Search Update: Google Snippets Prioritize Page Content

Search Update: Google Snippets Prioritize Page Content

Google has updated its search snippet documentation to clarify the factors that influence Google’s algorithm for selecting what to display as the snippet in search results. The changes may represent a significant change in how meta descriptions are written and how content is optimized. A webpage displayed in search engine results pages (SERPs) consists of a title, a URL breadcrumb, and a one- to two-sentence description of what the webpage is about. 

Basically, a snippet is a short summary of what the webpage is about. Usually, the meta description was used to make the snippet. Google made it clear that the snippet comes from the page content itself. The changes also made it more clear that structured data and the meta description are not where search snippets get their information from. The new documentation makes it clear that the snippet comes from the page content.

In the old version of the documentation, a lot of text was taken out that said Google uses a lot of different sources, such as the meta description tag for each page, to figure out the right snippet automatically. The previous version implied that the snippet was derived mostly from the meta description and said that Google “may” also select on-page content for the snippet.

Google also removed an entire paragraph of content and replaced it with new documentation. This section was removed:

“Site owners have two main ways to suggest content for the snippets that we create: Rich results: Add structured data to your site to help Google understand the page. Meta description tags: Google sometimes uses <meta> tag content to generate snippets if they think they give users a more accurate description than can be taken directly from the page.”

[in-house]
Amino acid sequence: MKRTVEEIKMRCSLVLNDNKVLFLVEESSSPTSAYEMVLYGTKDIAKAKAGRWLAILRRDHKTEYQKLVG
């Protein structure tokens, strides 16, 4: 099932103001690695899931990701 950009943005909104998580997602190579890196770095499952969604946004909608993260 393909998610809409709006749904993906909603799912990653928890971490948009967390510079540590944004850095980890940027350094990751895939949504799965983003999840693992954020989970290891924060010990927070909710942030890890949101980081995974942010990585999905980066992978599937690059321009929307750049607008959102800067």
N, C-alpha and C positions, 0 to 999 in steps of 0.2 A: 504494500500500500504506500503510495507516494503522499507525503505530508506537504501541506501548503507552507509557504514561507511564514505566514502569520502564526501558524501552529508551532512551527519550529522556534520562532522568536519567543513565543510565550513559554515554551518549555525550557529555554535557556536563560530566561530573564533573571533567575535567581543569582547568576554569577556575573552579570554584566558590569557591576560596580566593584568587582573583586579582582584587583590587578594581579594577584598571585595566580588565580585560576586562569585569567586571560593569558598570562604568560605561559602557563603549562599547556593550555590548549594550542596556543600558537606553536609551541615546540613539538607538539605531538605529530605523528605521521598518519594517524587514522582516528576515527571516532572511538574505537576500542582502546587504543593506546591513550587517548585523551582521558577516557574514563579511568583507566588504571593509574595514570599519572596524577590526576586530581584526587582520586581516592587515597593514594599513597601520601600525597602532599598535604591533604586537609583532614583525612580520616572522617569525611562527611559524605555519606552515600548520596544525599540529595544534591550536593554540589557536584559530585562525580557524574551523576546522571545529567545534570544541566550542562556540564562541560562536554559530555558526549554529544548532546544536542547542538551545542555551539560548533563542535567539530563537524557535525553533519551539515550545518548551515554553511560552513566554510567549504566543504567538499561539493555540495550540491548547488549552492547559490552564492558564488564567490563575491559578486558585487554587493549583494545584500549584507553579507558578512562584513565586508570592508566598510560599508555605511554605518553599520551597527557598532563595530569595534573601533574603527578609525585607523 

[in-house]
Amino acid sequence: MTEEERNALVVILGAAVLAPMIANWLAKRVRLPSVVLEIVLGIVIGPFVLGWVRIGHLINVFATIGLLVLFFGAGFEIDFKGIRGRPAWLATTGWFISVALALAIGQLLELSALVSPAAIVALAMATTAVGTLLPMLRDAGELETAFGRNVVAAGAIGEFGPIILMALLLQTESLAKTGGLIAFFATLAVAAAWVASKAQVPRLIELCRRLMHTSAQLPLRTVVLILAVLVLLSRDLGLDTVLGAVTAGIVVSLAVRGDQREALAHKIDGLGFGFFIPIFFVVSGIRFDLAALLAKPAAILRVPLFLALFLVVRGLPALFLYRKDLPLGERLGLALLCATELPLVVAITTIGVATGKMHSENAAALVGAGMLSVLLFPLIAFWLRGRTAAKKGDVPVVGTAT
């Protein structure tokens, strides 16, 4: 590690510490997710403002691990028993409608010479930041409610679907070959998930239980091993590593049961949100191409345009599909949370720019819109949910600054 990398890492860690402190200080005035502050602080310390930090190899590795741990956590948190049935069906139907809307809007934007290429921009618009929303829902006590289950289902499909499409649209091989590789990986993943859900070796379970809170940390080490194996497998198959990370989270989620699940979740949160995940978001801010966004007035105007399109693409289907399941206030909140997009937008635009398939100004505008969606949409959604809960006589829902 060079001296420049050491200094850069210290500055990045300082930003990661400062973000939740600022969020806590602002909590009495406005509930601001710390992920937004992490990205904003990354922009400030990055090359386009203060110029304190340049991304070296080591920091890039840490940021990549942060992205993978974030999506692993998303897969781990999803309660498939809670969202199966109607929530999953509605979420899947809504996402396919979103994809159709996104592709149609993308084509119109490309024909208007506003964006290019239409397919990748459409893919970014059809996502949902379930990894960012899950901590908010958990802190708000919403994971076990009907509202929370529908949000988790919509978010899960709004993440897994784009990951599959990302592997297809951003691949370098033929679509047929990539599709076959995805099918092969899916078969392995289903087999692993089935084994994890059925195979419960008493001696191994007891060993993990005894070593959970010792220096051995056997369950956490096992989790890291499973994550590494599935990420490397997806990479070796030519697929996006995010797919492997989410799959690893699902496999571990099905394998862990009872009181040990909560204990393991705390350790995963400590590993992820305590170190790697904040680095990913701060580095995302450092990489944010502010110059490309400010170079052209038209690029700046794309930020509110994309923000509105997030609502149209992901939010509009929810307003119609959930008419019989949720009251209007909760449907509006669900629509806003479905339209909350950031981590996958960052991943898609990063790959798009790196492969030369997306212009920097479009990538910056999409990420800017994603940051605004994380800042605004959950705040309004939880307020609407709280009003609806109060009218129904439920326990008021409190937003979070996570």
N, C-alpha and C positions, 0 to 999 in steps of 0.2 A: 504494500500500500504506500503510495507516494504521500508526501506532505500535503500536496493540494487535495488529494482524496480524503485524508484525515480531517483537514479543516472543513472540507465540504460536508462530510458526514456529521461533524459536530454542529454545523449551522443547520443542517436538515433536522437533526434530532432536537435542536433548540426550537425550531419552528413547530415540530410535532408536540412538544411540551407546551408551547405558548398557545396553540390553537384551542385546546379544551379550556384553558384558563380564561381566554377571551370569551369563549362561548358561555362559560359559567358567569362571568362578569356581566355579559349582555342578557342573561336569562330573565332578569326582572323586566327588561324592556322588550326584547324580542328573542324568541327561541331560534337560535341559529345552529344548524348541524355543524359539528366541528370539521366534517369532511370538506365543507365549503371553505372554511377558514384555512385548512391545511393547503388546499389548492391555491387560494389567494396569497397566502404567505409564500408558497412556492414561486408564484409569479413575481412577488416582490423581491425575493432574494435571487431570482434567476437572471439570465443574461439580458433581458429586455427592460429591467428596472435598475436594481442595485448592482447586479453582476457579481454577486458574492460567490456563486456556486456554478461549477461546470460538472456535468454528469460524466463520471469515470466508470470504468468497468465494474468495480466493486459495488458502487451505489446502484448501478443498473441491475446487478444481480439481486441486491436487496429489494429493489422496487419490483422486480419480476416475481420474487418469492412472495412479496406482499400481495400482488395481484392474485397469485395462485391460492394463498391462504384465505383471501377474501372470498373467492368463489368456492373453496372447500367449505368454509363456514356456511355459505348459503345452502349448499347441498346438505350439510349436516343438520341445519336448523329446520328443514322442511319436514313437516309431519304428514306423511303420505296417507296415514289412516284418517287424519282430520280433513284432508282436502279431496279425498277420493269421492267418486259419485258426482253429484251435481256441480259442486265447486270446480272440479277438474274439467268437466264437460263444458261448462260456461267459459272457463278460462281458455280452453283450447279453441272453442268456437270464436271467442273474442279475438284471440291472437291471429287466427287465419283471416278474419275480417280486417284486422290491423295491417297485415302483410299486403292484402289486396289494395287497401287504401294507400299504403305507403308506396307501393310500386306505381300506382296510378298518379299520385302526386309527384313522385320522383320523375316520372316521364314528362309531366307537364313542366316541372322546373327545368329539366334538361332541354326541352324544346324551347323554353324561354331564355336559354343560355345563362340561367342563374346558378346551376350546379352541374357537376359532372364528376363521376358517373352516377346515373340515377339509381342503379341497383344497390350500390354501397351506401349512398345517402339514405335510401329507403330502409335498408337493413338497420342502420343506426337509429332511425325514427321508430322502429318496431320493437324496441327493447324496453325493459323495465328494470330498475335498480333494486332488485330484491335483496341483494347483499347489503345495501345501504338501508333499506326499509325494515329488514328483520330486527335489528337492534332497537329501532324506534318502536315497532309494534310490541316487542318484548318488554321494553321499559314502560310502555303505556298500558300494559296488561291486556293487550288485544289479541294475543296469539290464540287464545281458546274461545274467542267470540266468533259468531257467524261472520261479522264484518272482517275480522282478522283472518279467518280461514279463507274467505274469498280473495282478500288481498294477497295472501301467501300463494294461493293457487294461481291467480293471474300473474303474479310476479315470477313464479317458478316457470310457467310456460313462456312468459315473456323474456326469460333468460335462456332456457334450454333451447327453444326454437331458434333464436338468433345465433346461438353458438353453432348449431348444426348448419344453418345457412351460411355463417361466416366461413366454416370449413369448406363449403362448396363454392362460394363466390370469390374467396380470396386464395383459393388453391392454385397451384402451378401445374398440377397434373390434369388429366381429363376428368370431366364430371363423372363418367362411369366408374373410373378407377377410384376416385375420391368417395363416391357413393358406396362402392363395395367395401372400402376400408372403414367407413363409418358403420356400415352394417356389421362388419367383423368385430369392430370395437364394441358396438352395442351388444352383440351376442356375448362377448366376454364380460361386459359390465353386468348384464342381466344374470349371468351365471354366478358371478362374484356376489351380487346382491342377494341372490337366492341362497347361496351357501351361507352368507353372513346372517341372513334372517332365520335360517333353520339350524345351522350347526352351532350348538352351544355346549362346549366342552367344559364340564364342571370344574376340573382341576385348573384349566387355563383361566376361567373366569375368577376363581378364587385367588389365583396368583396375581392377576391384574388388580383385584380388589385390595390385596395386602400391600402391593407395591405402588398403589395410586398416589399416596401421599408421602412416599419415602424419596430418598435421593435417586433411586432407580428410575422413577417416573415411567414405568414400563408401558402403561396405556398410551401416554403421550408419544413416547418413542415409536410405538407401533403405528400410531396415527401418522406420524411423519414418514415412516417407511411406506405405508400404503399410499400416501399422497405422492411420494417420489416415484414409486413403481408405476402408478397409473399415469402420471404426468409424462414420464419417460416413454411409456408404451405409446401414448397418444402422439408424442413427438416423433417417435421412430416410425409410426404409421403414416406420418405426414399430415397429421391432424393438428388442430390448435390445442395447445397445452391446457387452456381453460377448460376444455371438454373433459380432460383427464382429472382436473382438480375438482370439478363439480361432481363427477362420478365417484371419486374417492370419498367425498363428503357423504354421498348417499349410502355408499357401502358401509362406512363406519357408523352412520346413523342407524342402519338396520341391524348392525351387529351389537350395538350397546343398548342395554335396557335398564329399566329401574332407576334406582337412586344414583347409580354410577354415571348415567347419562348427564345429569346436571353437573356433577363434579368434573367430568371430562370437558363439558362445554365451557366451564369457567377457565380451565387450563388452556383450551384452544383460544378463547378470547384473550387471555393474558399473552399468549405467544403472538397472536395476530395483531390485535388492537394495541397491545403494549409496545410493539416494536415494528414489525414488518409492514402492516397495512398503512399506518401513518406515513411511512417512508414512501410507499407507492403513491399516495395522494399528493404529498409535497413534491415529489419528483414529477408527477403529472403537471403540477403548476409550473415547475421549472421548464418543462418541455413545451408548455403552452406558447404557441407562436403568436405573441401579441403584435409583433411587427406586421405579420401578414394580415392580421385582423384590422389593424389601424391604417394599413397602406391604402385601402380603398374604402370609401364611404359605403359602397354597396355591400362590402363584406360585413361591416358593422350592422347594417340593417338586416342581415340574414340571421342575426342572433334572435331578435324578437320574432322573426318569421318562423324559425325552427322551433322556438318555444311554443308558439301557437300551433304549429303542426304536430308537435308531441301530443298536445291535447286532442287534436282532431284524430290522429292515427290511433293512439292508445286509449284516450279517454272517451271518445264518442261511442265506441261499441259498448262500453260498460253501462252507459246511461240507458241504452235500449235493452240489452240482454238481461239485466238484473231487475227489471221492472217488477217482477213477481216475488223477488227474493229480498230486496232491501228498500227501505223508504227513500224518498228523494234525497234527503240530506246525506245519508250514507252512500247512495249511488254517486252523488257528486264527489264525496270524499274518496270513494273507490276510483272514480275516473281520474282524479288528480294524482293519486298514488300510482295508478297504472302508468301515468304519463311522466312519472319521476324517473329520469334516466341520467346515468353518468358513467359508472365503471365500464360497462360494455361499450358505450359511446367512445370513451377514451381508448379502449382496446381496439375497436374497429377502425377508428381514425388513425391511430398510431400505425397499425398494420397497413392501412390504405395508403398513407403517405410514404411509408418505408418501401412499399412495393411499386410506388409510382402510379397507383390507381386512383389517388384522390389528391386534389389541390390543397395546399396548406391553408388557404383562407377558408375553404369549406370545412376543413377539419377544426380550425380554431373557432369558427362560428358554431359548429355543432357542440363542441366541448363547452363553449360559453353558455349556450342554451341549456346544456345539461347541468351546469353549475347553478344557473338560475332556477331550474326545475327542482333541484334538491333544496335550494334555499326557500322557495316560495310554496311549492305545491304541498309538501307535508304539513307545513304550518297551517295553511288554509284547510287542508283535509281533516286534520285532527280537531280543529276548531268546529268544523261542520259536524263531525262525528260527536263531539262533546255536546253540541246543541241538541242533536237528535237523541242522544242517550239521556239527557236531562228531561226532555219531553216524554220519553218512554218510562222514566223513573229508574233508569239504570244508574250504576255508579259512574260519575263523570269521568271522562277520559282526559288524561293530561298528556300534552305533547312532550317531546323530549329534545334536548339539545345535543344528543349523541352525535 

The change in guidance means that many SEO guides that are published online (wrongly) advise that the best way to optimize a meta description is to use it as “advertising copy” and to use “target keywords” in it. The official W3C HTML specification for the meta description outlines the correct use of the meta description:

“The value must be a free-form string that describes the page. The value must be appropriate for use in a directory of pages, e.g., in a search engine. There must not be more than one meta element with its name attribute set to the value description per document.”

Google is not interested in displaying search-optimized snippets but rather in showing a description of what the webpage is about. Google advises writing a meta description using a simile that compares it to promoting something in the form of a pitch. The word “like” is used, which signifies a simile or comparison.

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